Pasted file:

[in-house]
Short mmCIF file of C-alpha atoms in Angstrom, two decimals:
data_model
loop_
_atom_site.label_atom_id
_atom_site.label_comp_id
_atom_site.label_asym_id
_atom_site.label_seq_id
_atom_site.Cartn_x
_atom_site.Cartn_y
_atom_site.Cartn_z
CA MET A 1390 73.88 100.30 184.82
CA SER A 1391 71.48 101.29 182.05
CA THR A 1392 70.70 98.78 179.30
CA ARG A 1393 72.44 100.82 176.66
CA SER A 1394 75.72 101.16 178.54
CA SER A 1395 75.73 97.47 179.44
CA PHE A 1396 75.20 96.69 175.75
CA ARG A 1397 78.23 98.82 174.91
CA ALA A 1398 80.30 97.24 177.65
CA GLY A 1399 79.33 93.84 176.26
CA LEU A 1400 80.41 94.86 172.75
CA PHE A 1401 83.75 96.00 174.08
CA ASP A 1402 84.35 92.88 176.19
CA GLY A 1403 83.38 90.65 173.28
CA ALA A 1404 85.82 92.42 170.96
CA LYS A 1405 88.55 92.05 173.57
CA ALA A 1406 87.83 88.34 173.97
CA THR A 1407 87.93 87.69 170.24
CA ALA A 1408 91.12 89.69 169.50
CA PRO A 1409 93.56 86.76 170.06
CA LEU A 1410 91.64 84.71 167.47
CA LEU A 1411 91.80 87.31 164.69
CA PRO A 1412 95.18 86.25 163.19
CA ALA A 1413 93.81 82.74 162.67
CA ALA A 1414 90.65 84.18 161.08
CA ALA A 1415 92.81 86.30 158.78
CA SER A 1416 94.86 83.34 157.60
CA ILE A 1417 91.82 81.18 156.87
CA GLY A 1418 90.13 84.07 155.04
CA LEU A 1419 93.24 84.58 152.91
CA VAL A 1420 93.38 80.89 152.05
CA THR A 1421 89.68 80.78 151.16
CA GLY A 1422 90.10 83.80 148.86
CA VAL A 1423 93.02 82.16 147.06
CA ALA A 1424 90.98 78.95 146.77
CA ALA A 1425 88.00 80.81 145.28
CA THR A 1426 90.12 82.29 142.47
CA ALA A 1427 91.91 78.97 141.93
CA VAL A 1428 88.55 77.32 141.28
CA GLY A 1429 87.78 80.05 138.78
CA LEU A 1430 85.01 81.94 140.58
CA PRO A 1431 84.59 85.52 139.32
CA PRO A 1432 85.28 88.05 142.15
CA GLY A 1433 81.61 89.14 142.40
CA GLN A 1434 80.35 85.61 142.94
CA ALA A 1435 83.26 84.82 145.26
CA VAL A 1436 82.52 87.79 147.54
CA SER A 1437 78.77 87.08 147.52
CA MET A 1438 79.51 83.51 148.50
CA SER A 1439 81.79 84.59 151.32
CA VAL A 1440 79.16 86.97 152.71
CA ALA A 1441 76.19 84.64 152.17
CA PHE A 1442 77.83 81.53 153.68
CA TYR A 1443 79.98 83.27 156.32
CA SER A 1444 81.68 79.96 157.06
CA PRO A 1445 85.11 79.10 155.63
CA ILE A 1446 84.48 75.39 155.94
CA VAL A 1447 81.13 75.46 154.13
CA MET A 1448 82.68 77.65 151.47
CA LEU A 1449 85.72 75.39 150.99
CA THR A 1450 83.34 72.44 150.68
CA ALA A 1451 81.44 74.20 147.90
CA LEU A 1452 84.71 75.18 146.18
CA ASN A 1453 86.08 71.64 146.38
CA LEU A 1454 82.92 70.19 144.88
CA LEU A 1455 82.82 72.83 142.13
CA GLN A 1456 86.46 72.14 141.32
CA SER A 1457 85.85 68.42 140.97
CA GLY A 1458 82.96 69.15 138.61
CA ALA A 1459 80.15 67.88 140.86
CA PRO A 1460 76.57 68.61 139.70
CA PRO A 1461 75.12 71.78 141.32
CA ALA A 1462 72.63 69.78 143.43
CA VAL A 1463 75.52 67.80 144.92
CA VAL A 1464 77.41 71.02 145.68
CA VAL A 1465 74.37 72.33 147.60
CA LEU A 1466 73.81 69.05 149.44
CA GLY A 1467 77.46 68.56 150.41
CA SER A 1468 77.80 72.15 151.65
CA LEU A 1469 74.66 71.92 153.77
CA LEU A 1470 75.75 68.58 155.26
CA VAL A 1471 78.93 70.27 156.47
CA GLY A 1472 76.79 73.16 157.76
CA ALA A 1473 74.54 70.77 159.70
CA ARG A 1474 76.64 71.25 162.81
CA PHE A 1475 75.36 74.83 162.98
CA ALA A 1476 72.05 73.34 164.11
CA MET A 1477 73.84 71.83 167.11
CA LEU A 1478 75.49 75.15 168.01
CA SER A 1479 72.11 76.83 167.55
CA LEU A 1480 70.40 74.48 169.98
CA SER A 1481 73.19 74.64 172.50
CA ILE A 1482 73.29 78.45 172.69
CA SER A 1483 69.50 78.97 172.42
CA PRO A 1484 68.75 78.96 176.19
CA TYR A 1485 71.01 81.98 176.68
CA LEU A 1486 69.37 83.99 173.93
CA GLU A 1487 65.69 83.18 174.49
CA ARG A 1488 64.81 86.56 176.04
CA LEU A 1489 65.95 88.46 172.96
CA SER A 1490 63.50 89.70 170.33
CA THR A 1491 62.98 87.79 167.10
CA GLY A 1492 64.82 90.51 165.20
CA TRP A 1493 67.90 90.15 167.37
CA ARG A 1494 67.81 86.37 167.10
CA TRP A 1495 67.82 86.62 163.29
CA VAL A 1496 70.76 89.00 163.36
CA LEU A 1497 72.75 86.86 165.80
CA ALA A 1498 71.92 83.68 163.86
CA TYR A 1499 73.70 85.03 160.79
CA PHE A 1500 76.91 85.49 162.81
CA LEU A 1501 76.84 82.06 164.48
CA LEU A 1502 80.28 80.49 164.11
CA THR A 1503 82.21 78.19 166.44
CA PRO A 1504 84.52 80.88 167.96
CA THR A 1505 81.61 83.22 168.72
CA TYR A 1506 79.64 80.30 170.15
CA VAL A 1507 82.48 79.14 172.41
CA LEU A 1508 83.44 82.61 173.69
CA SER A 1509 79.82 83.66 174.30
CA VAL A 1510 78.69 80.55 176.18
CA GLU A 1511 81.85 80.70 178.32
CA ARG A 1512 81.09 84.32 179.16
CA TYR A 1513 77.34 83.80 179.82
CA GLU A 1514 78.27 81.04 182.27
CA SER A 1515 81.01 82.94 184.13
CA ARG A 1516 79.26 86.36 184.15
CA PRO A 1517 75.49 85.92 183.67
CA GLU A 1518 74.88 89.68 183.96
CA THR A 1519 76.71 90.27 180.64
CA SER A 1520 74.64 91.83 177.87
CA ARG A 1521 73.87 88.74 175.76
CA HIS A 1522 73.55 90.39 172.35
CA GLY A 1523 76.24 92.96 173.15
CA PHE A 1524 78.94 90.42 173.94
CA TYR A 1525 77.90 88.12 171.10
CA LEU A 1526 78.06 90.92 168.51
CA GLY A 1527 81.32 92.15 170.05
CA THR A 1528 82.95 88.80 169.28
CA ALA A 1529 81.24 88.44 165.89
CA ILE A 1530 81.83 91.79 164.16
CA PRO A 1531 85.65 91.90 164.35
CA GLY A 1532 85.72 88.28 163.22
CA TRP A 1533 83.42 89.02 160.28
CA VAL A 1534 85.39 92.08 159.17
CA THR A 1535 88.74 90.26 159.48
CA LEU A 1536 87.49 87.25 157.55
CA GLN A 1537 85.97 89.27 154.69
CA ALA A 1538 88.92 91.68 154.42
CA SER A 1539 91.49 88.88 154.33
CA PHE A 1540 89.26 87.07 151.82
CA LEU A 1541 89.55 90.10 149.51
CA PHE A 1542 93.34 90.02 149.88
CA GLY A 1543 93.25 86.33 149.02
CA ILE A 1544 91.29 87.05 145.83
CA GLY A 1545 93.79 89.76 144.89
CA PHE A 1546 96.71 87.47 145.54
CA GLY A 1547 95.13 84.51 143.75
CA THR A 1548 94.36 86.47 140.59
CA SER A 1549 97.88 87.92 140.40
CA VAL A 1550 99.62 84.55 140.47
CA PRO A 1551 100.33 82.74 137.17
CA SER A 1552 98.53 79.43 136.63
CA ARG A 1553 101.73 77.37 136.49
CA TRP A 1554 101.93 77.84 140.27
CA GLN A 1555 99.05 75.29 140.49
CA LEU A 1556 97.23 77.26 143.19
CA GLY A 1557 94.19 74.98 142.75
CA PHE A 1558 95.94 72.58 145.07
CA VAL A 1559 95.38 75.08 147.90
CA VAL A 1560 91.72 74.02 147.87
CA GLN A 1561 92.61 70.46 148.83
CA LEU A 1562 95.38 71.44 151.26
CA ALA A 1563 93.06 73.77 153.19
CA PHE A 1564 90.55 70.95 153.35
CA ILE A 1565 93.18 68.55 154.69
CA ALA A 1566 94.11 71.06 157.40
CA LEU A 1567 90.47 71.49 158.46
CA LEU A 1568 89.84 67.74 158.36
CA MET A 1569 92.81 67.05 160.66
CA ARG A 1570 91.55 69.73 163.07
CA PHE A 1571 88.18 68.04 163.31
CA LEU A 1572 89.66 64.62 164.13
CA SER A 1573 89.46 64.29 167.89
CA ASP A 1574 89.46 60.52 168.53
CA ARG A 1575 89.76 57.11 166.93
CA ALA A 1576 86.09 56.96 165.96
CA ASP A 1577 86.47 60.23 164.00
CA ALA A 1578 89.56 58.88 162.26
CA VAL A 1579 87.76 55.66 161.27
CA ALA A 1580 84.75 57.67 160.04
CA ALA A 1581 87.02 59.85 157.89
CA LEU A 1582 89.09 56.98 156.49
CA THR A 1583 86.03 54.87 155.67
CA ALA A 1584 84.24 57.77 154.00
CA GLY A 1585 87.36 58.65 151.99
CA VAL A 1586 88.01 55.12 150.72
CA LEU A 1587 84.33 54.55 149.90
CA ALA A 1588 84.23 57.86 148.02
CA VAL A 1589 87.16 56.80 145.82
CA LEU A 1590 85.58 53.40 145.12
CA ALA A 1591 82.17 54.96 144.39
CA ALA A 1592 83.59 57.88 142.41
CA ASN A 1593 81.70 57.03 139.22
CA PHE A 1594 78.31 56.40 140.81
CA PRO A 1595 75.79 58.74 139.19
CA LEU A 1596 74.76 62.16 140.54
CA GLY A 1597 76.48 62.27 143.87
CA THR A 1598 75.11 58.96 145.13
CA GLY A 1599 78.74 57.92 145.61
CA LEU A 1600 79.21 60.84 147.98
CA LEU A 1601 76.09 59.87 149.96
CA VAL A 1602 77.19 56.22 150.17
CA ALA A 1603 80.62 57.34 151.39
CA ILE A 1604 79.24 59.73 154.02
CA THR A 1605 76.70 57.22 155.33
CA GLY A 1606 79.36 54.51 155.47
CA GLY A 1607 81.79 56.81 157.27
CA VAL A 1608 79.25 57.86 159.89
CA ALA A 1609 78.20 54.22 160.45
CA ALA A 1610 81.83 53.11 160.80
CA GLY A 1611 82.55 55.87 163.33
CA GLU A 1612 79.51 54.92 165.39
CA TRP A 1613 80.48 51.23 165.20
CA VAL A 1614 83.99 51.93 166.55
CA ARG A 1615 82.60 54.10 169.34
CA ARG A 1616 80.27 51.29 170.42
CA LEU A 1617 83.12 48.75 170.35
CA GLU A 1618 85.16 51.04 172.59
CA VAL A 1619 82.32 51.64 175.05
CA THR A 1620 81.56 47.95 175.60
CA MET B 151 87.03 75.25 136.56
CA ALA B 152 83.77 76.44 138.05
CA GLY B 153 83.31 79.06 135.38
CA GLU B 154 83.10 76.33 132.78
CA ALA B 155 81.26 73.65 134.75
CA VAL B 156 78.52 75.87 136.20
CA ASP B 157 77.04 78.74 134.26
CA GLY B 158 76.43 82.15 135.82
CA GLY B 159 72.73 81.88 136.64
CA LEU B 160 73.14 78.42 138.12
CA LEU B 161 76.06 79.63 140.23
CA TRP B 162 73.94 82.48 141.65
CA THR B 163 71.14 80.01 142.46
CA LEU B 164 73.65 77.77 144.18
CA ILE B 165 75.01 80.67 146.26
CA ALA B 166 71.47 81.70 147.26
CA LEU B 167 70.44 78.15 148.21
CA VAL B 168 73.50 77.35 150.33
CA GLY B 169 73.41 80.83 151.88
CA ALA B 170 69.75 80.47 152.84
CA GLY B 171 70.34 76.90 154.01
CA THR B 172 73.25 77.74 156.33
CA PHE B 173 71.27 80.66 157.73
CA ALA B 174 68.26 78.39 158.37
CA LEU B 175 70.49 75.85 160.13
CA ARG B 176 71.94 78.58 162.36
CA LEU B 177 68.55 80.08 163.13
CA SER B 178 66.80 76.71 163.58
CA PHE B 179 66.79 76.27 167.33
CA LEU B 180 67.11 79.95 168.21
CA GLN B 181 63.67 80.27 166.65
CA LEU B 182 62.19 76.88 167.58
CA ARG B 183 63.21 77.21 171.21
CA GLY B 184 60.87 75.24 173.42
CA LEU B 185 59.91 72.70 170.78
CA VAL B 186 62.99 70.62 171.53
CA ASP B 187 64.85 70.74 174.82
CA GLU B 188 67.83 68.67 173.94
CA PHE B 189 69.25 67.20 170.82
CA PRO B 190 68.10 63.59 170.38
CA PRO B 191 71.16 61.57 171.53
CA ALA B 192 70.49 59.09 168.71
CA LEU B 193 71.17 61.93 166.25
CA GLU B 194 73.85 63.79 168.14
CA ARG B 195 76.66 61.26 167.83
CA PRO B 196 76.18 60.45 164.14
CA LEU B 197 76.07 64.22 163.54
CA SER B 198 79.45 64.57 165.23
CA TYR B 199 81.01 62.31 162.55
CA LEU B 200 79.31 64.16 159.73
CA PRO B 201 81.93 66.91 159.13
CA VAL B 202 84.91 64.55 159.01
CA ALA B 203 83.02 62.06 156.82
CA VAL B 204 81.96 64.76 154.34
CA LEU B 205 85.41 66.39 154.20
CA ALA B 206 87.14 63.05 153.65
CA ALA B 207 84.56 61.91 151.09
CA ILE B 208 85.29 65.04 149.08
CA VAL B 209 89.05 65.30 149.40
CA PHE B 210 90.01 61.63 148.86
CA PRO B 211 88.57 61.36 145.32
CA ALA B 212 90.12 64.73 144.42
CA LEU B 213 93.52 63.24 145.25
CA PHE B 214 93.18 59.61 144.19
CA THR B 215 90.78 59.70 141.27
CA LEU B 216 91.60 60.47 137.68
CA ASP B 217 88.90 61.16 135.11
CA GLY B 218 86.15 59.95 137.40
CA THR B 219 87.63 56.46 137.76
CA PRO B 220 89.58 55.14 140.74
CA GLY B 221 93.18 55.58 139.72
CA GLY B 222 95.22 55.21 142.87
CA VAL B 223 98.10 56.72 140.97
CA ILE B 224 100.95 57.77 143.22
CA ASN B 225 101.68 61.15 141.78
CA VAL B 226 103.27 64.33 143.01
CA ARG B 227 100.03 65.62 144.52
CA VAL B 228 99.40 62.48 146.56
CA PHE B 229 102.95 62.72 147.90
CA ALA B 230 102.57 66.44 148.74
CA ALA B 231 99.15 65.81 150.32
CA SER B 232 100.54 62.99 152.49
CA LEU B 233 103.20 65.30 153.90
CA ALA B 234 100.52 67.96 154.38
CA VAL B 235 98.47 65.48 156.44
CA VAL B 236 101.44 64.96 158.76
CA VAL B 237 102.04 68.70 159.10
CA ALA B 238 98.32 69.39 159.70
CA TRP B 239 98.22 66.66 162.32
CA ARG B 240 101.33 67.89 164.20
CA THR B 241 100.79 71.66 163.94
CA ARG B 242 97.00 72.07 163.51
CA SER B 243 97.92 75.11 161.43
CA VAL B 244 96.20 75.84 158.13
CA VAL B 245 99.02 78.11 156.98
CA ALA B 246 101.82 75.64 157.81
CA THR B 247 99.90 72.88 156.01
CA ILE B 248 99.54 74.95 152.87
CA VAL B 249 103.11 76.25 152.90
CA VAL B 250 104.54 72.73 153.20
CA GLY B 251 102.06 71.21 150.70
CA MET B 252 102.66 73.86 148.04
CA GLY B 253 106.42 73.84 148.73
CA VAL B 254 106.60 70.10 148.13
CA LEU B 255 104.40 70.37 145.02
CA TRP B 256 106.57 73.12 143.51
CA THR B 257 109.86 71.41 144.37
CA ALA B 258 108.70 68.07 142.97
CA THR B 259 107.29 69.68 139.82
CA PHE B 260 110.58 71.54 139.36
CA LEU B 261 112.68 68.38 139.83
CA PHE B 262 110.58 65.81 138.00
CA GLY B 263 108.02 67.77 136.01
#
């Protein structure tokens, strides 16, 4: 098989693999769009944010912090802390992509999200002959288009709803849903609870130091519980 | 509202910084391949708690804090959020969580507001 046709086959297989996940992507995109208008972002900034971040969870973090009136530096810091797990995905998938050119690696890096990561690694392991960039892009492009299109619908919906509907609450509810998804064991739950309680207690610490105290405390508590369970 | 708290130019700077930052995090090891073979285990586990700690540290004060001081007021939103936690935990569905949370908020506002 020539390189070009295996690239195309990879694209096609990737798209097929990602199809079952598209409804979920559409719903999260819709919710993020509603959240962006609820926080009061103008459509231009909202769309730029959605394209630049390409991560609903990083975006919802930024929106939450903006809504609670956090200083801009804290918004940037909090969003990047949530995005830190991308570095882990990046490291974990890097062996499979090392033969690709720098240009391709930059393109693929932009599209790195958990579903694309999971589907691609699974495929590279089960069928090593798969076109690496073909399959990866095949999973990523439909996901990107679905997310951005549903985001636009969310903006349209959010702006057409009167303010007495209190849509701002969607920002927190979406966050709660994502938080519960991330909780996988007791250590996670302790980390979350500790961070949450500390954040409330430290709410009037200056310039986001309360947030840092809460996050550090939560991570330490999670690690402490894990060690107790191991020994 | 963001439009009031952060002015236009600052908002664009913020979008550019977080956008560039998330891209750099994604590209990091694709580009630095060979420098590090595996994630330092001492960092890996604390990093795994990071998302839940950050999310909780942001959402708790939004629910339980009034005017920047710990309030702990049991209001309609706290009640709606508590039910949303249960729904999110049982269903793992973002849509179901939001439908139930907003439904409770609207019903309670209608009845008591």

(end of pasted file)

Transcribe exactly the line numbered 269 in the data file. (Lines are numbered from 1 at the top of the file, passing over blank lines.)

CA LEU B 177 68.55 80.08 163.13